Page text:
25. Quinn, M. and Allen, E., 1995, “Changes in incidence of and mortality from breast cancer in England and Wales since introduction of screening,” BMJ 311, 1391–1395.Google Scholar
  26. Richards, M., Smith, I., and Dixon, J., 1994, “Role of systemic treatment for primary operable breast cancer,” BMj 309, 1263–1366.Google Scholar
  27. Ries, L., Eisner, M., Kosary, C., Hankey, B., Miller, B., Clegg, L., Mariotto, A., Feuer, E., and Edwards, B., 2004, SEER Cancer Statistics Review 1975-2001, National Cancer Institute.Google Scholar
  28. Saha, S. and Sen, S., 2004, “A Bayes Net approach to Argumentation,” in: Proceedings of the Third International Joint Conference on Autonomous Agents and Multiagent Systems (AAMAS'04), Vol 3, 1436–1437.Google Scholar
  29. Spirtes, P., Glymour, C., and Scheines, R., 1993, Causation, Prediction, and Search, Cambridge MA: MIT Press, second (2000) edition.Google Scholar
  30. Sutton, D. and Fox, J., 2003, “The syntax and semantics of PROforma,” J Am Med Inform Assoc. 10(5), 433–443.CrossRefGoogle Scholar
  31. Veer, L., Paik, S., and Hayes, D., 2005, “Gene expression profiling of breast cancer: A new tumor marker,” J Clin Oncol. 23, 1631–1635.CrossRefGoogle Scholar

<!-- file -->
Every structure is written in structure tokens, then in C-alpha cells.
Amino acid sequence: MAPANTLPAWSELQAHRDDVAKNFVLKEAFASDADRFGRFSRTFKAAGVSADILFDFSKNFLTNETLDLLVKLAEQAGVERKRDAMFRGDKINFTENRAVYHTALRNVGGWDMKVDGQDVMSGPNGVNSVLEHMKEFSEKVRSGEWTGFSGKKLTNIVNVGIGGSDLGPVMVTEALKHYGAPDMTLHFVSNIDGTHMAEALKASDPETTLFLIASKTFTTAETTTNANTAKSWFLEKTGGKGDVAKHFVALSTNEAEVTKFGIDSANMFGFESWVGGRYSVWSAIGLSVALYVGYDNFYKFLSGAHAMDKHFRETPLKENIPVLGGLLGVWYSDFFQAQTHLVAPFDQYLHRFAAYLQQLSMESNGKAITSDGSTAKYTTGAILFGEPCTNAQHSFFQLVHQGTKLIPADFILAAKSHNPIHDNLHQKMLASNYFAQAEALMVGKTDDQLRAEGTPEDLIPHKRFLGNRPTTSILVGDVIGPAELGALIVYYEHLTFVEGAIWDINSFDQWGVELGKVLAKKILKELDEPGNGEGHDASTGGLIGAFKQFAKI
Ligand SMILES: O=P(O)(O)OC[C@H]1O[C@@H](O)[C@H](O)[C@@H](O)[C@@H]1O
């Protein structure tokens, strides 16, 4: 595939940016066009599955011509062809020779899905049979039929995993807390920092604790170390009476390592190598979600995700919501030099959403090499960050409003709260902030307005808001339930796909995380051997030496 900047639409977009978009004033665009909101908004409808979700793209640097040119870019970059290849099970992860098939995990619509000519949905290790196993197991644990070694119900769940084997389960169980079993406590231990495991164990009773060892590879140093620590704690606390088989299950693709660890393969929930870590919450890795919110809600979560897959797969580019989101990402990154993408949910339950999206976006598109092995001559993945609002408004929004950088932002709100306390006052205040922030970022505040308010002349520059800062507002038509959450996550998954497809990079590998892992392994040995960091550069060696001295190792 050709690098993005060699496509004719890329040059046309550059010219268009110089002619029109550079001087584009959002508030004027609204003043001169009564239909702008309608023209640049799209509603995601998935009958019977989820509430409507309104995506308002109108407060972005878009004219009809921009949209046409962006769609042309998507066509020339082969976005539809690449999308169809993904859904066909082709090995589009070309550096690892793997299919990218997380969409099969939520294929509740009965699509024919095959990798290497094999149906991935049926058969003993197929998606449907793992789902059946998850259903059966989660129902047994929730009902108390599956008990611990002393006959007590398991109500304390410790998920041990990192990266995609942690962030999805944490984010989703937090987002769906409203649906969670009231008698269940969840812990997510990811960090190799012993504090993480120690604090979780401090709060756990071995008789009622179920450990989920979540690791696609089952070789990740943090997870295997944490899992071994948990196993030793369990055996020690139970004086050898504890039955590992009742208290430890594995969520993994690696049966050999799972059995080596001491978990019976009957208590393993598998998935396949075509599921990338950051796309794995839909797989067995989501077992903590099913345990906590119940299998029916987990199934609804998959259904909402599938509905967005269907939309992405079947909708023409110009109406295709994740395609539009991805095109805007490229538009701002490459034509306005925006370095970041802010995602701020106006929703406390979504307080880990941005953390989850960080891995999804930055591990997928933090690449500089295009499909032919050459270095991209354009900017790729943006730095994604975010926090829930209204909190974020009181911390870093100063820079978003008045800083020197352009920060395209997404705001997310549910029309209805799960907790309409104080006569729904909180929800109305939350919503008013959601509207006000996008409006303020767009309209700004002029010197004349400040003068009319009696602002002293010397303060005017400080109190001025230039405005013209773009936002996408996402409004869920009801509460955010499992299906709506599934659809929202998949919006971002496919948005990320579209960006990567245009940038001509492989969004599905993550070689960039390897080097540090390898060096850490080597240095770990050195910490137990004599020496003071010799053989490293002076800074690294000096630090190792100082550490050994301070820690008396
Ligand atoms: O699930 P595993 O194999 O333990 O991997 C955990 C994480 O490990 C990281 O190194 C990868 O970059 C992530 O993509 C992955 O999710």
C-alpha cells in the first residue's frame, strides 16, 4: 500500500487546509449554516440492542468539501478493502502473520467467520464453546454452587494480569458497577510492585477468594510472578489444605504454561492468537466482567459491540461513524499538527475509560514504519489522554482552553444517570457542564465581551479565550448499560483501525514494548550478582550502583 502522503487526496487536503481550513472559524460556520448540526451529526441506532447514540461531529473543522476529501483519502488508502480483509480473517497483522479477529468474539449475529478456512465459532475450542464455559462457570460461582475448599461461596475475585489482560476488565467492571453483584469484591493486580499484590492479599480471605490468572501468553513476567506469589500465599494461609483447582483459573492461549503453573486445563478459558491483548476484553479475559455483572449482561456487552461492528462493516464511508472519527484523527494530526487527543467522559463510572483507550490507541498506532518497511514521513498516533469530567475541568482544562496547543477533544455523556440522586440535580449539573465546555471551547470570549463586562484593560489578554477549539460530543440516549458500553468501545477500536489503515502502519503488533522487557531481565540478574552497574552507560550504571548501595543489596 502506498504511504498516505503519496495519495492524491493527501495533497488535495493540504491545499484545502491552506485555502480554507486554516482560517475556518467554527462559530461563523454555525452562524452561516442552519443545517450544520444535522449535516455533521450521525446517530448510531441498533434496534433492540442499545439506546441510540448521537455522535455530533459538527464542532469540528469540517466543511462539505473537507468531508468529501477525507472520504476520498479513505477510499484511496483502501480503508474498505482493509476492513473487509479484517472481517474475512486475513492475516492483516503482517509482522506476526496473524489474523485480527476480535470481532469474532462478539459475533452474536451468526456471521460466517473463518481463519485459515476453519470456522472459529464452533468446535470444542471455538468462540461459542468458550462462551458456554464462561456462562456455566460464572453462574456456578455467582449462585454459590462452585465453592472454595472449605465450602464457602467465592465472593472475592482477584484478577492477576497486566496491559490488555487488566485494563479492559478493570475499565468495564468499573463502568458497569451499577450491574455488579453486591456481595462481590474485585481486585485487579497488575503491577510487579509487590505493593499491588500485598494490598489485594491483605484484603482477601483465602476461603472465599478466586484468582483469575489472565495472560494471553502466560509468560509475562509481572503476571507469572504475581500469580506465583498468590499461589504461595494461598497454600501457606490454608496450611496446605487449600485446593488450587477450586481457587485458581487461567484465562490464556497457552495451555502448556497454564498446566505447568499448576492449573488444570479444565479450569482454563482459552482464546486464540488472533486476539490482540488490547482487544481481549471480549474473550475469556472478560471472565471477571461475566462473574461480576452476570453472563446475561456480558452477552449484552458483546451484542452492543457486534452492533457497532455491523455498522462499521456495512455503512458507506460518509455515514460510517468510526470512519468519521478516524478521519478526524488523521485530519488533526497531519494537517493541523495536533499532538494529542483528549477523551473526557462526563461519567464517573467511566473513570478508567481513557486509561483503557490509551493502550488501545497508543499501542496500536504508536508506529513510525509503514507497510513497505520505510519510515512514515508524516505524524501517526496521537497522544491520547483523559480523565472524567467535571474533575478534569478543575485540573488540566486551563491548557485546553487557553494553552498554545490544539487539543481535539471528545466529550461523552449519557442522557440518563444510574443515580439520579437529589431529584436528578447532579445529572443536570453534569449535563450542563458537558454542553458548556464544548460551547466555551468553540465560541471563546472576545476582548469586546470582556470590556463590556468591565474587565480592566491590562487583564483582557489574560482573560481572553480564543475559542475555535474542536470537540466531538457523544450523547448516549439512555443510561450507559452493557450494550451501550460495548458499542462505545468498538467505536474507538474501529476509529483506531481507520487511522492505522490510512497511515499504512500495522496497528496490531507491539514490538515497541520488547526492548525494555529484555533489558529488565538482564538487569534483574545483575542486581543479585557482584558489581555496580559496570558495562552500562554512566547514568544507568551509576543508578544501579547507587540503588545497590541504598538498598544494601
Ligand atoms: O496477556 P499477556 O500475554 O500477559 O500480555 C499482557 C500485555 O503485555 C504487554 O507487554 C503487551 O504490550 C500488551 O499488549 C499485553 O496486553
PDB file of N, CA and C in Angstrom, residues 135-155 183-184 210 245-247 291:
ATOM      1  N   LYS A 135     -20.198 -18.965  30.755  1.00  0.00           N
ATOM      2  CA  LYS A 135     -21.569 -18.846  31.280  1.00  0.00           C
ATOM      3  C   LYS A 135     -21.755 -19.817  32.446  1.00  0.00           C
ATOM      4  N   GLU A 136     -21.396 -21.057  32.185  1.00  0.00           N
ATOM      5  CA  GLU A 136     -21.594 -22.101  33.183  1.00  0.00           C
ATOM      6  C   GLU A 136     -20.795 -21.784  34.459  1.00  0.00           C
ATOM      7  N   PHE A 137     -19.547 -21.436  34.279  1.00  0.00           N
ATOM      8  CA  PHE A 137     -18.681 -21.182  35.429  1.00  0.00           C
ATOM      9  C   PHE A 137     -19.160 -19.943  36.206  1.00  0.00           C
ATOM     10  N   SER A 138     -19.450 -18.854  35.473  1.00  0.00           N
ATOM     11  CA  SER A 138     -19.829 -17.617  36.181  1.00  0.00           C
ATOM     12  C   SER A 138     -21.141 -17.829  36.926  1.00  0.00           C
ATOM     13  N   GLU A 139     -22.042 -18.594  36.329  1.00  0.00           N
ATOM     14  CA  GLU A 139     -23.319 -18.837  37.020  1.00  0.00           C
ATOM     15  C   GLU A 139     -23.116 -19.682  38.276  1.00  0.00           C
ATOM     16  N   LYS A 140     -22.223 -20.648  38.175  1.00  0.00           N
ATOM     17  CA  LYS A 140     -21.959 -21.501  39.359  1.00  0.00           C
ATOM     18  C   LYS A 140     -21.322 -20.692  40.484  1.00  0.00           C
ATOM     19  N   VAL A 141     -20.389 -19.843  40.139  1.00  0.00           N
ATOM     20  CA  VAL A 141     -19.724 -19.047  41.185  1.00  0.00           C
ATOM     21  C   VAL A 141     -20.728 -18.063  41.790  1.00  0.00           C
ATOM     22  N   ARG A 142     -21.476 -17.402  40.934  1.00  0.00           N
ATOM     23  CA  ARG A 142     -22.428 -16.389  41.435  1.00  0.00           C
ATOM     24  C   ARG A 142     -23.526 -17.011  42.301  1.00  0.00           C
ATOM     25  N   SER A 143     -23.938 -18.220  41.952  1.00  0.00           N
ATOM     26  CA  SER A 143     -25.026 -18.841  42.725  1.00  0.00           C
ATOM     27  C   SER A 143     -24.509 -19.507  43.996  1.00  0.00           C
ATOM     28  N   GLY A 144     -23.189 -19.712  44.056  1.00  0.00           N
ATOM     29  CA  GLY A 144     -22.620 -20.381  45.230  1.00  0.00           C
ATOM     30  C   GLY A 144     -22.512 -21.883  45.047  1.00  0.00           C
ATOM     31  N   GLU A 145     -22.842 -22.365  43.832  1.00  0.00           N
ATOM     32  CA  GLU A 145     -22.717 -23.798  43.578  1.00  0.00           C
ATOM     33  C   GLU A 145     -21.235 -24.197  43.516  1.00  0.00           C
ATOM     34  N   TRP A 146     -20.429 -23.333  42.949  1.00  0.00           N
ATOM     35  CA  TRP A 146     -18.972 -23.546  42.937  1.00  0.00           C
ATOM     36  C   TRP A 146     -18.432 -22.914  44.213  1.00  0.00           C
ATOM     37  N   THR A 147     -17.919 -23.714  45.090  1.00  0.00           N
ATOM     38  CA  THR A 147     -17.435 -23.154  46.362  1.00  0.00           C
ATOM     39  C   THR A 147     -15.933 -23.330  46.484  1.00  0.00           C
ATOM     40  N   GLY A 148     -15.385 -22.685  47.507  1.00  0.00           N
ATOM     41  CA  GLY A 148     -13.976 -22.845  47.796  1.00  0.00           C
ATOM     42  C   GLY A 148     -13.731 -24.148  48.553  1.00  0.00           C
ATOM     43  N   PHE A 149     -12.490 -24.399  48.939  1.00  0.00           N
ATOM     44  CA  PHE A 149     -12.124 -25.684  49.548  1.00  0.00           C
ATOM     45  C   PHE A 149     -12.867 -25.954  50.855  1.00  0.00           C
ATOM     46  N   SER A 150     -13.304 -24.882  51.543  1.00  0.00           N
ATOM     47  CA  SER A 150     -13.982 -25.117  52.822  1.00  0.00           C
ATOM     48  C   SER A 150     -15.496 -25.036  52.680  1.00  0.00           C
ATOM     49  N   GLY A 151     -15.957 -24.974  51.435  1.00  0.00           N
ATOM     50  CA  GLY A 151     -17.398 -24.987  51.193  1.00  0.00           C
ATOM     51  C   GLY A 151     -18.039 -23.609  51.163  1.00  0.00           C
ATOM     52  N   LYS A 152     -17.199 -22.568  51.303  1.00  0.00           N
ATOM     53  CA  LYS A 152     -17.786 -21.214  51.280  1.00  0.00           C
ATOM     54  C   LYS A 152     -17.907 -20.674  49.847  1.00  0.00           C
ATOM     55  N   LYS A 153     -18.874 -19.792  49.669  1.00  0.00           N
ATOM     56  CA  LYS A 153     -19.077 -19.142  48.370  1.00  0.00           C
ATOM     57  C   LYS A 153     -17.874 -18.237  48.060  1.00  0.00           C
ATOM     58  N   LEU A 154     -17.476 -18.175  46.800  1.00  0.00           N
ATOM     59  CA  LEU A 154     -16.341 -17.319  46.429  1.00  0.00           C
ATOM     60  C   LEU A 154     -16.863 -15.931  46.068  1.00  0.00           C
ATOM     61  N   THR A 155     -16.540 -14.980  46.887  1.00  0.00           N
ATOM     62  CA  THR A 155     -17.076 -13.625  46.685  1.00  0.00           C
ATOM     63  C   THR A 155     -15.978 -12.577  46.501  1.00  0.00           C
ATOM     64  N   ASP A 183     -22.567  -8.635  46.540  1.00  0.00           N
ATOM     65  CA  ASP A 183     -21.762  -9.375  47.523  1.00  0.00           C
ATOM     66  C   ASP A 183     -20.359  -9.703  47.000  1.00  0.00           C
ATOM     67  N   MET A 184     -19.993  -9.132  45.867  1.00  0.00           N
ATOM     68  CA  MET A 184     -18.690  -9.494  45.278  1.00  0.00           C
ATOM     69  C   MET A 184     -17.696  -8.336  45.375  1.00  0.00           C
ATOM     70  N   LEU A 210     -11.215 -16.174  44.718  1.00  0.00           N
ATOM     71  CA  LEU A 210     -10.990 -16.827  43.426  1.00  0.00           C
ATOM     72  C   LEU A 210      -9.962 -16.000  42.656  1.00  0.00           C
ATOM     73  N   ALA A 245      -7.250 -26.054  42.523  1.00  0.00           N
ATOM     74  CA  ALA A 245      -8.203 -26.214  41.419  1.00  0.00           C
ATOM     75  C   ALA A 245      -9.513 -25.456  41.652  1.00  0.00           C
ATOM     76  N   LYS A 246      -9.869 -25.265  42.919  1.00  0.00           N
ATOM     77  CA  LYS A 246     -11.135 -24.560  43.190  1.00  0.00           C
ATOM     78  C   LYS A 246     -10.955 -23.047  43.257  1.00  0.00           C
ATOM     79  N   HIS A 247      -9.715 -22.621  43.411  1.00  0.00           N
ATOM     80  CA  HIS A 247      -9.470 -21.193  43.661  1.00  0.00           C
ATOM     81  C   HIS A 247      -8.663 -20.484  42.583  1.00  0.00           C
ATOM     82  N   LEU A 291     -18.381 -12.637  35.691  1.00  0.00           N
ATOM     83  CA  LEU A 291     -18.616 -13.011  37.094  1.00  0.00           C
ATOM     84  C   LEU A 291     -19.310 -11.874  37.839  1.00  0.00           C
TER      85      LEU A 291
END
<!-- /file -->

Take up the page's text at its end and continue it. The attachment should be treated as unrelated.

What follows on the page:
32. Williamson, J., 2005, Bayesian nets and Causality: Philosophical and Computational Foundations, Oxford: Oxford University Press.Google Scholar
  33. Wittig, F. and Jameson, A., 2000, “Exploiting Qualitatve Knowledge in the Learning of Conditional Probabilites of Bayesian Networks,” In: C. Boutilier and M. Goldszmidt (eds.): Uncertainty in Artificial Intelligence: Proceedings of the Sixteenth Conference.Google Scholar
  34. Zwitter, M. and Soklic, M., 1988, “Breast Cancer Characteristics and Recurrence Data.”Google Scholar

Copyright information

© Springer Science+Business Media, Inc. 2006

Authors and Affiliations

  1. 1.Advanced Computation Laboratory, Cancer ResearchLondonUK
  2. 2.Department of PhilosophyLogic and Scientific Method, London School of EconomicsLondonUK

Personalised recommendations